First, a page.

Loyce McKenzie, Mississippi

Digging and planting time in North East Texas

January 9, 2008
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Categories: Bulb Information, Daffodil Types, Growing Daffodils, Planting, Soil, Standards

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In a message dated 1/9/08 12:07:56 PM Central Standard Time,  title= writes:

Now we and the other speakers (“southern” bulb experts) recommend that you
plant your daffodils and other bulbs that you buy IMMEDIATELY or as soon as
we get fall rains in the Sept.>Oct. time frame! I tell people who dig and
replant small numbers of bulbs to dig them in May and IMMEDIATELY replant
them as bulbs ALWAYS do better on average in the ground than in the garage
in our summer heat!

Keith, you say to plant immediately, or as soon as we get fall rains.
Well, October is our official “drought” month here in Central Mississippi.
We’ve learned from hard experience not to plant before Halloween, or until the soil cools.
Between the rock and the hard place?
Some Southern gardener, maybe Martha Anderson, said “go on and plant, but don’t water.”
How would that work?

Loyce McKenzie
Madison, MS Zone 8a/7b

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One response to “Digging and planting time in North East Texas”

  1. Keith Kridler says:

    Loyce asked,
    Keith, you say to plant immediately, or as soon as we get fall rains.
    Well, October is our official “drought” month here in Central Mississippi.
    We’ve learned from hard experience not to plant before Halloween, or until the soil cools.
    Between the rock and the hard place?
    Some Southern gardener, maybe Martha Anderson, said “go on and plant, but don’t water.”
    How would that work?

    Loyce McKenzie
    Madison, MS Zone 8a/7b

     
    This is another example of not all things being done completely by the book or by the rules. Depending on hurricane seasons the Gulf Coast states of the USA might be in a drought or buried under water in the fall. We normally get some sort of soaking rain in Sept. with adequate soil moisture till spring bloom time. Air temperatures will drop even if we stay warm in the south. For your region you probably should tell people as Martha suggests.
     
    What we are trying to avoid in Tyler is the general rule of waiting till Thanksgiving to plant bulbs which is so often mentioned in gardening magazines. The problem with this is that MOST people get caught up with family events and travels. Frost is killing annual plants about mid November in the south and people generally don’t have enough time during this season with daylight savings time changes to do “normal” yard and garden work. Bulb buying and planting really get pushed back for the average person till it is WAY too late for the best results!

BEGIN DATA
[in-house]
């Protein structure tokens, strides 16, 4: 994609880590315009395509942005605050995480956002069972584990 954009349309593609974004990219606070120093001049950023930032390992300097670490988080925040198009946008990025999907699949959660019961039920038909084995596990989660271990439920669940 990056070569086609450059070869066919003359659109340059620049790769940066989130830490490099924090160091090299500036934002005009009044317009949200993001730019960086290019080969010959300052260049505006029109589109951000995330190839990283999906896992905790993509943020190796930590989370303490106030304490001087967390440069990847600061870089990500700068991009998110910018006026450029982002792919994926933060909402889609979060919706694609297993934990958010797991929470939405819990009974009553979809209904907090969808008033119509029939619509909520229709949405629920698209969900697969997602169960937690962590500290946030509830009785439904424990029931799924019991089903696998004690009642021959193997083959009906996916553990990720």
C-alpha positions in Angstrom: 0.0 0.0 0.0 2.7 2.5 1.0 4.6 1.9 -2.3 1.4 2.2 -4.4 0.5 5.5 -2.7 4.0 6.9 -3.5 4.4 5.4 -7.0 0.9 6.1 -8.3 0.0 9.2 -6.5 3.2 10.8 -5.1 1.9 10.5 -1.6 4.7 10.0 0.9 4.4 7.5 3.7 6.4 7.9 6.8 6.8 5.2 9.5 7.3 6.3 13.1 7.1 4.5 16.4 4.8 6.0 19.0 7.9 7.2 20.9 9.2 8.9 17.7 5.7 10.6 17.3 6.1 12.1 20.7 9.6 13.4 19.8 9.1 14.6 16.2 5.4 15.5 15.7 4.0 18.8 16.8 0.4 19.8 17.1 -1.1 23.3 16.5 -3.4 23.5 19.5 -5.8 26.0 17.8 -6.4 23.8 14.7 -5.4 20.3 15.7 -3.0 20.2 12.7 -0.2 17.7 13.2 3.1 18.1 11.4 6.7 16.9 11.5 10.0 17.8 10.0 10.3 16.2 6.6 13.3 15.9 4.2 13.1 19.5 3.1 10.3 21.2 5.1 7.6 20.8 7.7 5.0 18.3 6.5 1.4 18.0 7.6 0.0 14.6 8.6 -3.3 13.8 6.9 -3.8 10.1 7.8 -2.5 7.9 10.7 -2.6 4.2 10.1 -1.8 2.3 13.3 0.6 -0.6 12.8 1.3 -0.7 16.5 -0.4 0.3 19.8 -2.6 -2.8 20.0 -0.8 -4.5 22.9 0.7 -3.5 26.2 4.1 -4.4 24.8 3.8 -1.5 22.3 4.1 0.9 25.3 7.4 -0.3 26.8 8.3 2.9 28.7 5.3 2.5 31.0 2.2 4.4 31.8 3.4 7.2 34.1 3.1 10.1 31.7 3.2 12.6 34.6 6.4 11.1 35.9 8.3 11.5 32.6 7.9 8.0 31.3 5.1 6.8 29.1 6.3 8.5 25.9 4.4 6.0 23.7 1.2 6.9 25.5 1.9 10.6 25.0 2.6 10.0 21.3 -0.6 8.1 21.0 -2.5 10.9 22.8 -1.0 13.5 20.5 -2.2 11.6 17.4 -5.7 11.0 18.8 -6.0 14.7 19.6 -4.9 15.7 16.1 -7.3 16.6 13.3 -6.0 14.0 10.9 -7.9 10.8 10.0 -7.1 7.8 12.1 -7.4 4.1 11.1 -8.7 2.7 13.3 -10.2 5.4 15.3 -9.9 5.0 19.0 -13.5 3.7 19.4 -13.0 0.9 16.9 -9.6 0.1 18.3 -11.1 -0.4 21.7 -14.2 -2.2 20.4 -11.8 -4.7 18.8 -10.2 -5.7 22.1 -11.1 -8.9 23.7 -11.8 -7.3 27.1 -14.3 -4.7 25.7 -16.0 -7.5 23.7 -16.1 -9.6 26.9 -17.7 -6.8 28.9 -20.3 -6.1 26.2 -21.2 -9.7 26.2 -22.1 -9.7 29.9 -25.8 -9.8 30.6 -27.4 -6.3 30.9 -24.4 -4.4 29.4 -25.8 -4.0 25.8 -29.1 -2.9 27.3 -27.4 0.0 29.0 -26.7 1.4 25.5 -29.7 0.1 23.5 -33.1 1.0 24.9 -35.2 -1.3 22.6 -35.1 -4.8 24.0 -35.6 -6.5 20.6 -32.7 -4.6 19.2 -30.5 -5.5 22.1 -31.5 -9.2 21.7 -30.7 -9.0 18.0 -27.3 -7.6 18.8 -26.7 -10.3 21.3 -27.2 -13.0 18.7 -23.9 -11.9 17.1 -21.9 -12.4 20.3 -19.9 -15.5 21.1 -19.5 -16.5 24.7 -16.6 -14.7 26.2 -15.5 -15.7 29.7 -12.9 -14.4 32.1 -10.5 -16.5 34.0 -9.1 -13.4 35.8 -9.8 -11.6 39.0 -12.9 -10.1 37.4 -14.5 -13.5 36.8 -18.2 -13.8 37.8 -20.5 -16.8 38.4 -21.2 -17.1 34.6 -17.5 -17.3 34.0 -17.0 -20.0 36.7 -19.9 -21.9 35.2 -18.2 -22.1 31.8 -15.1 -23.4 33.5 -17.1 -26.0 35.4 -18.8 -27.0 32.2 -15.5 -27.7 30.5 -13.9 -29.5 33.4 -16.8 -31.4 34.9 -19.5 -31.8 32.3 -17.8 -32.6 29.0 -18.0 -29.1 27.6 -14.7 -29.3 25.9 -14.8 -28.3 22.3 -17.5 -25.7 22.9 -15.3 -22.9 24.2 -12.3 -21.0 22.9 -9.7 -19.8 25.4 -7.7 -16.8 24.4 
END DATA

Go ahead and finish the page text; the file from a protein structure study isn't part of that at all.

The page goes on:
I have found that just because you tell someone that they can begin planting in mid September does NOT mean that they will!
     
    Most daffodil purchases today are an impulse buy as someone walks by a Dutch Bulb display in a big store!
     
    Also the Tyler Texas bulb sale sees lots of Rain Lilies, Oxblood and Lycoris bulbs sold and for this area they are already blooming in the region and should actually have been in the ground for months before sale time!
     
    The bulbocodiums should have foliage up several inches in September and they would need water if planted in August most years. Poets, jonquils, tazettas are all “daffodils”! You all KNOW they need to be treated differently. Most people end up buying two bulbs out of every box at the store!
     
    Martha Anderson’s advice would probably be the “best” for pure daffodil beds for people who are growing them to take blooms to a show. Of the hundreds of millions of bulbs sold each year how many blooms end up at all the shows in the USA?
     
    While at the Tyler sale in Sept. you are selling bulbs to people who will need to take them home and plant them in existing flower beds, among annual plants that still have two good months of life before a freeze. They will probably still be watering their flower beds or most have automatic sprinklers for lawns and flower beds today.
     
    The nice thing about this sale is that with two or three different speakers we try to teach people who are buying the bulbs as a one time use annual.
     
    Those who want bulbs in combination flower pots.
     
    Those who want perennial bulbs and plants in their flower beds.
     
    A very few who want to naturalize them in a field or pasture.
     
    One of the questions I always try to ask a group is for everyone to hold up their hand if they bought ANY bulbs during the last year. THEN I ask how many still have them in bags or boxes left over from LAST fall when they bought some. MANY, MANY people still have bulbs because of a variety of reasons. MOST just forgot them since they thought they had to “wait” to plant them or some thought they needed to be refrigerated for six weeks before planting.
     
    Then again MOST mail order companies don’t receive, let alone start selling bulbs till October. I think we ship all of Old House Gardens bulbs the second or third week in Sept. Some years my Lycoris or Oxblood lilies have a few blooming in the drying racks before I even ship them to Scott.
     
    Anyway I believe it would be helpful for others who go out and talk to garden groups or just your friends and neighbors and share what works for you and from other parts of the world and country. Look to see how daffodils are used by the general public. See how they are allowed to ripen off and see if the varieties used are good for the area. Keith Kridler